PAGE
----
25. Having disposed of the doctrine of trafficking in shares, I shall revert to the Articles of Association to refer to the specific Article 150. I have already explained why I consider that the particular transfer comes within the general powers under Article 149 of the Articles of Association. Coming now to the more specific Article 150 of the Articles of Association, the words used are 'Without prejudice to the general powers conferred by the last preceding Article'. Therefore, these special powers under Article 150 which are expressly given do not in the least derogate from the wide general powers given under Article 149. Now what are the express powers which the directors are declared to possess under Article 150? By Sub-clause (2) of Article 150, express power is given to the directors 'to sell, let, exchange or otherwise dispose of absolutely or conditionally any part of the property, privileges and undertaking of the Company upon such terms and conditions and for such consideration as they may think fit.' Now, whether the particular transfer is an act of sale or an act of agreement to make the Dalhousie Holdings Ltd. a selling agent or an act of trust, it is clear to my mind that this transfer must come within the very wide general expression 'otherwise dispose of absolutely or conditionally' appearing in Sub-clause (2) of Article 150. No doubt, such transfer is a disposition. If it is a disposition, whether conditional or not, then it is covered by Sub-clause (2) of Article 150 within the express powers of the directors. I need only add that under Sub-clause (6) of Article 150 the directors are given powers to appoint any person or persons whether incorporated or not to accept and to hold in trust for the company any property belonging to the company, and in Sub-clause (17) of the same Article 150 the directors have special powers to enter into all such negotiations and contracts and rescind and vary all such contracts and execute and do all such acts, deeds and things in the name and on behalf of the company as they may consider expedient for or in relation to any of the matters aforesaid or otherwise for the purpose of the company.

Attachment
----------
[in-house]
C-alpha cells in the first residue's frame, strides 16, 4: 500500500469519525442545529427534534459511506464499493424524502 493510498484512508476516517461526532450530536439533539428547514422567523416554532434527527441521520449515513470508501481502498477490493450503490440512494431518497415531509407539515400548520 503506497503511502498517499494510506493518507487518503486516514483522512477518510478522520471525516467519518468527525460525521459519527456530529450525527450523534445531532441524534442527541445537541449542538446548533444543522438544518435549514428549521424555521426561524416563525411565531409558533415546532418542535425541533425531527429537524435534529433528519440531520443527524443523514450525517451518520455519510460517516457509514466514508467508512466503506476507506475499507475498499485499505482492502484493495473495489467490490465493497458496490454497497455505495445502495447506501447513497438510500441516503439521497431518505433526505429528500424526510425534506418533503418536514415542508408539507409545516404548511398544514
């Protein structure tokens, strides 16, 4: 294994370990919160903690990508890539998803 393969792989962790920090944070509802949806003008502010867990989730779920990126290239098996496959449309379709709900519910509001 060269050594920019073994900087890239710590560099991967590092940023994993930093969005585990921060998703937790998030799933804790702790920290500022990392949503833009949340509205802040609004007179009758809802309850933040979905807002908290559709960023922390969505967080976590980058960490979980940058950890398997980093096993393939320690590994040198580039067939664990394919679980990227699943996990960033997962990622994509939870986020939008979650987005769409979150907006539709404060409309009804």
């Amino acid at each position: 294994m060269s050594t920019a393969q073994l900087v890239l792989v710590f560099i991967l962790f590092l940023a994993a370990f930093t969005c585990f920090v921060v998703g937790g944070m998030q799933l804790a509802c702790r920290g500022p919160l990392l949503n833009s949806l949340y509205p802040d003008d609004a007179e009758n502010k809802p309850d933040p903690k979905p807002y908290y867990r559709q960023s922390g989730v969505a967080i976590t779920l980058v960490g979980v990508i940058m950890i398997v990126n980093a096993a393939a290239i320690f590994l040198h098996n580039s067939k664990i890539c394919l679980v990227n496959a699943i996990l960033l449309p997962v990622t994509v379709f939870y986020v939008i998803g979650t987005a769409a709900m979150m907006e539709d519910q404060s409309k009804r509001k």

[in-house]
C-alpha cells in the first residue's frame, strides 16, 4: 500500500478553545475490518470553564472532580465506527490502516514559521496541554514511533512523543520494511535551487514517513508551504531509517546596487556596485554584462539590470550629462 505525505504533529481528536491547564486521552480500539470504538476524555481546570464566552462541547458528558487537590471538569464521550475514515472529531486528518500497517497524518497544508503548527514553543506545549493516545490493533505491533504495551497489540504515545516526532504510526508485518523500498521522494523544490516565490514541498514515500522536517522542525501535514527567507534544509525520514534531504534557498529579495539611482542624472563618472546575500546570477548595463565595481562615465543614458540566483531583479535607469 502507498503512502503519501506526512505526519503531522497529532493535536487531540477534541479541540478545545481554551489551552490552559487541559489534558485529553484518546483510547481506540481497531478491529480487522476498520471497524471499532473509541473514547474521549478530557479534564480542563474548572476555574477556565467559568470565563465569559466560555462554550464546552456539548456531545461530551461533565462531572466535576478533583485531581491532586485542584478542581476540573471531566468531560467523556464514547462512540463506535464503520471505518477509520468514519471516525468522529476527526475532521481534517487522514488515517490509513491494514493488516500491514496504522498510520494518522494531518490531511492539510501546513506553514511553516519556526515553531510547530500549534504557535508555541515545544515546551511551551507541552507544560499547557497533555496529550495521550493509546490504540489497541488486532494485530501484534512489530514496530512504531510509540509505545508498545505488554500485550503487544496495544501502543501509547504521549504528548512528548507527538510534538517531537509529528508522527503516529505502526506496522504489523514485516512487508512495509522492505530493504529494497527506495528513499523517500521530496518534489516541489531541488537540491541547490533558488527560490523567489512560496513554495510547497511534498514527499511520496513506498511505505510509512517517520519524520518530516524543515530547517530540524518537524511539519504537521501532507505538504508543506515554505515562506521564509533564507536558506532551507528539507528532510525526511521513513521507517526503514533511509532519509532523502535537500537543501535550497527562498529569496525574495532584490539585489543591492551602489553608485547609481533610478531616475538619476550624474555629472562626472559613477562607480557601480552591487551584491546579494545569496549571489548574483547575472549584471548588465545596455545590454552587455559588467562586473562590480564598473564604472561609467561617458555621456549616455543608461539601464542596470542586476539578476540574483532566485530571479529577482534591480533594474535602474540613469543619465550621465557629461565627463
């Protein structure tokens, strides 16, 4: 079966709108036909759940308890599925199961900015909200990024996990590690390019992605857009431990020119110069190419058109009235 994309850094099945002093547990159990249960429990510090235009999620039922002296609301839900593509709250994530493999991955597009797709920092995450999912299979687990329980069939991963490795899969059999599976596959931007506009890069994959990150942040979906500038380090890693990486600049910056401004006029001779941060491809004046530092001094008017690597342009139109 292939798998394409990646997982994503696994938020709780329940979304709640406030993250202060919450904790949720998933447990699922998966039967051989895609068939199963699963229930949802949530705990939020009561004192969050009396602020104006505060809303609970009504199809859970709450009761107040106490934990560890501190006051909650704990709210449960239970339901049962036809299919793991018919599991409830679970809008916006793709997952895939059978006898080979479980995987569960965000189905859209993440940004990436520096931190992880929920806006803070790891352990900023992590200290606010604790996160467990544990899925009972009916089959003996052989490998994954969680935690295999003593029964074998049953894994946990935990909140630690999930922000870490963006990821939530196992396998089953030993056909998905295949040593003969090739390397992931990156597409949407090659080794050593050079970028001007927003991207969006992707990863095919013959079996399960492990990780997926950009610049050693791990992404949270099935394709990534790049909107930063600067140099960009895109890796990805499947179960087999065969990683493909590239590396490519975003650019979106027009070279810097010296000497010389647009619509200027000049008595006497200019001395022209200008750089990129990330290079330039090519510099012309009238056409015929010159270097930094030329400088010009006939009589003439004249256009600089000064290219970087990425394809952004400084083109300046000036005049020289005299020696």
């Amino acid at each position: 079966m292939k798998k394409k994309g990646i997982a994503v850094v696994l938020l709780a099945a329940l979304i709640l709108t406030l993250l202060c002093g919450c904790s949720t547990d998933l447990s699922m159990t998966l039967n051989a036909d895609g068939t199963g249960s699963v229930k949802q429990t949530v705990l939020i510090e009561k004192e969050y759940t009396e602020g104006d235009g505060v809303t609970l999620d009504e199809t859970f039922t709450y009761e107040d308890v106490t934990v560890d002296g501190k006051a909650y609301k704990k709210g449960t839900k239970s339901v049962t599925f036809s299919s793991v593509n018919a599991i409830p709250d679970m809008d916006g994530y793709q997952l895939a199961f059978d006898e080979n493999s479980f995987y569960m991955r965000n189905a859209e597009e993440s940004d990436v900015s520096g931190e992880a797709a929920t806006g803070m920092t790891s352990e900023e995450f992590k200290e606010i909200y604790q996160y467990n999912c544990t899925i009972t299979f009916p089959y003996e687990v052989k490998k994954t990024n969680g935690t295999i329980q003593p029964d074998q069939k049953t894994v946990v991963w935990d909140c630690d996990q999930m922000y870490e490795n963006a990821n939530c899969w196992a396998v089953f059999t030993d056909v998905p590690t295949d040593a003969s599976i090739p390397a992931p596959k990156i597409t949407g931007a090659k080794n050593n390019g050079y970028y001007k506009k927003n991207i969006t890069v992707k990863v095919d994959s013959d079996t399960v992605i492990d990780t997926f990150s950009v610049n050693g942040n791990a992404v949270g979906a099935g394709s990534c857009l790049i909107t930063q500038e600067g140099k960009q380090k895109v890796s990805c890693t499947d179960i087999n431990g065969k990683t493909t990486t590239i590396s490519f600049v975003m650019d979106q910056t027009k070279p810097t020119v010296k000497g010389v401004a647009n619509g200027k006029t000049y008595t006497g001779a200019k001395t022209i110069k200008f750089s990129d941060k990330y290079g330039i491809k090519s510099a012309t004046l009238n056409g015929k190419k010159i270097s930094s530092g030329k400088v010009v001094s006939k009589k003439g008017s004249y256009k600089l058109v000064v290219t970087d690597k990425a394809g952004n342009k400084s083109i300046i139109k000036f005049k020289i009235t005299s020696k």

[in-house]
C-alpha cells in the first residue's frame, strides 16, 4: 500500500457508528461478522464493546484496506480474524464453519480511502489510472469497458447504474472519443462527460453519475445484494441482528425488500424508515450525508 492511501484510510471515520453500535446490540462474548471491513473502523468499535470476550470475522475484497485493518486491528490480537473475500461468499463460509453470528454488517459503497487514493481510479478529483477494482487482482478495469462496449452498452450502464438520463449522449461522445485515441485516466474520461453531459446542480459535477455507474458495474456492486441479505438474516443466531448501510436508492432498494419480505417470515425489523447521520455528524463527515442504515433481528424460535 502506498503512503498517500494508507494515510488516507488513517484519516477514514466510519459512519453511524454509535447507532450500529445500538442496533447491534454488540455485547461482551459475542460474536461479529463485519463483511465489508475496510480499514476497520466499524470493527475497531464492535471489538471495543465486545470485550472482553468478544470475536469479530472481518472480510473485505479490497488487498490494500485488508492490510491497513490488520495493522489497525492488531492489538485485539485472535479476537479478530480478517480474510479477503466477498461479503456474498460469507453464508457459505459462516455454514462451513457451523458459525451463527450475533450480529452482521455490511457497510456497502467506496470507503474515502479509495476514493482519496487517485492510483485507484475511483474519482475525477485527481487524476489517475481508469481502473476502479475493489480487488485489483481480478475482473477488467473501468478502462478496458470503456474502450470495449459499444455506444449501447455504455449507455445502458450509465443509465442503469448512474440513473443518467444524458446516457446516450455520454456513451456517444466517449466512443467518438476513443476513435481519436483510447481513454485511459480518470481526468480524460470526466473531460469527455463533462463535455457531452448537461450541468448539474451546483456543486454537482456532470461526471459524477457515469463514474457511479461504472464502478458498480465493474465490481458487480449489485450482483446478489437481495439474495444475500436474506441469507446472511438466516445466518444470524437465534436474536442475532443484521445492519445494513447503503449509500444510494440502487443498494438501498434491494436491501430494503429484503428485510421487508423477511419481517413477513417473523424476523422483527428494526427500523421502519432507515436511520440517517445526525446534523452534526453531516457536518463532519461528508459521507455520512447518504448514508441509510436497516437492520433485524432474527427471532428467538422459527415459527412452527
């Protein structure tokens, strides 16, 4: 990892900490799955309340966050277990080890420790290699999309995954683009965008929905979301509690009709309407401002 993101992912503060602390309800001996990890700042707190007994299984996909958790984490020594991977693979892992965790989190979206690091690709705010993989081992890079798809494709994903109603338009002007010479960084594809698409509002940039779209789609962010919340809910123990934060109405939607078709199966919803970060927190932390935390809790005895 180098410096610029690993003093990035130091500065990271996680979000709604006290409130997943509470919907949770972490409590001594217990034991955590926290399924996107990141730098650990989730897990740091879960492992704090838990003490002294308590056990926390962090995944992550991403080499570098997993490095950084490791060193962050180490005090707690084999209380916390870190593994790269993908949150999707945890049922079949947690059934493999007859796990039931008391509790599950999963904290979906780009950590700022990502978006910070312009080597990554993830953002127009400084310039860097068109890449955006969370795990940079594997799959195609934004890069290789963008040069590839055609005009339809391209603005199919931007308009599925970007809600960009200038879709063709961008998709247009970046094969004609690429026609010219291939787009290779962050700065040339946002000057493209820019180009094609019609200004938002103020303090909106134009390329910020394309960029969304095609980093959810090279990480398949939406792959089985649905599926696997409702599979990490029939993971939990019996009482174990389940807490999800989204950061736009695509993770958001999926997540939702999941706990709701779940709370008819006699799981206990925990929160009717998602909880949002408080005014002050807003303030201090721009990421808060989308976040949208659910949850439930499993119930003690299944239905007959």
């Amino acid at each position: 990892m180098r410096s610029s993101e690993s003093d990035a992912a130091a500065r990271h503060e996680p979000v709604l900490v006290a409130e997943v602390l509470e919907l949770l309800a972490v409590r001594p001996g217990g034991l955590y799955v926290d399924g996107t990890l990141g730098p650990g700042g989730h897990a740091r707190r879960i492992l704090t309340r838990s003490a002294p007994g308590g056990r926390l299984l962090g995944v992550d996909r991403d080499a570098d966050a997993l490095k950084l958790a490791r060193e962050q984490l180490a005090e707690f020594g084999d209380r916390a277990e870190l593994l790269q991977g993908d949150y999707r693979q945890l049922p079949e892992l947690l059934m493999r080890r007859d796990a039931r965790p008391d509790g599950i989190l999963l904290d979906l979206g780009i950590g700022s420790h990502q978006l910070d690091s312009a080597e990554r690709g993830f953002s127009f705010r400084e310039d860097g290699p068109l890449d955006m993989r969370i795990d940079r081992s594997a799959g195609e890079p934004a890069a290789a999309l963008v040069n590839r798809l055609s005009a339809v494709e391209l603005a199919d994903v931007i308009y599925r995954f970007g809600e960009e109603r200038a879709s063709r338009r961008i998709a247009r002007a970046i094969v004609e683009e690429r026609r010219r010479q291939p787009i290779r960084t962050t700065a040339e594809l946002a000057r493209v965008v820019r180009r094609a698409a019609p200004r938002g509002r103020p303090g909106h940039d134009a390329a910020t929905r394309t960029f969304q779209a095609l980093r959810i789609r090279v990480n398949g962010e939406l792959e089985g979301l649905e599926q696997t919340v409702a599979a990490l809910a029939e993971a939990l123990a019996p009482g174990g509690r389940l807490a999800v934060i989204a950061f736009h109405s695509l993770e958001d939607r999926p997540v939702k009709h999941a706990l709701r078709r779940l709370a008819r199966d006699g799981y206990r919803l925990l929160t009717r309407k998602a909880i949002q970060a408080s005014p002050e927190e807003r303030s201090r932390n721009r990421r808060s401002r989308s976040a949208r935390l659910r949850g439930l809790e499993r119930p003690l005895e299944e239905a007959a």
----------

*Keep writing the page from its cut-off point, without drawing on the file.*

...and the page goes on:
26. I, therefore, hold that this transfer is within the powers conferred upon the directors by the Articles of Association of ITSCO and is not ultra vires of the Articles of the Company or of the directors.
27. It will be desirable at this stage now to refer in some detail to the attack made in the argument on behalf of the appellants upon the nature of the agreement dated the 6th December, 1952. Recalling the clauses of this agreement, as already set out elsewhere in this judgment, some predominant conclusions are clear. Now, so far as the language of this agreement is concerned, it is the language of sale. IISCO is described as the vendor and Dalhousie Holdings Ltd. is described as the purchaser. The recital in the agreement expressly says that the shares are being sold for a price. The operative parts of the agreement are also written in the language of Bale. Clause 1 is the usual clause by which the vendor agrees to sell and the purchaser agrees to purchase.Clause 2 is the special provision for dividends; It provides that the vendor shall be entitled to the dividends that may be declared by the SCOB and payable on those shares in respect of any past period prior to and in respect of the period ending on the 31st December, 1952. It also provides that the purchaser will account to the vendor for any such dividends that may be received by it. It is, therefore, a special provision for the dividends for the special limited period as set out there. The retention by the vendor of such dividends or the conferment of the right to get dividends on the vendor does not, in my view, detract from the transaction as a sale. In an arrangement for the sale of shares it is perfectly conceivable to have such provisions of dividends being made, particularly in respect of the time prior to the sale, and the date being a broken period like the 4th or 6th December, 1952, to provide for dividends up to the end of the year to make the period complete for which dividends are usually and normally declared.
28. The main force of the attack, however, is upon Clauses 3,4 and 5. It is necessary to analyse in detail these clauses in order to come to an appreciation of the nature of their provisions. Learned counsel for the appellants argued that by reason of these clauses it is clear that what was being done was not a sale of these shares but the appointment of the Dalhousie Holdings Ltd. as a mere selling agent of the shares held by IISCO. The main ground in support of this argument is drawn from Clause 5 of this agreement but before I go to Clause 5, it is better in my view to follow the sequence, and I shall, therefore, start with the interpretation of Clause 3. Clause 3 is subject to Clause 4, and Clause 4 is subject to Clause 3 and Clause 5 represents a condition where the vendor has exercised his right as in Clause 4.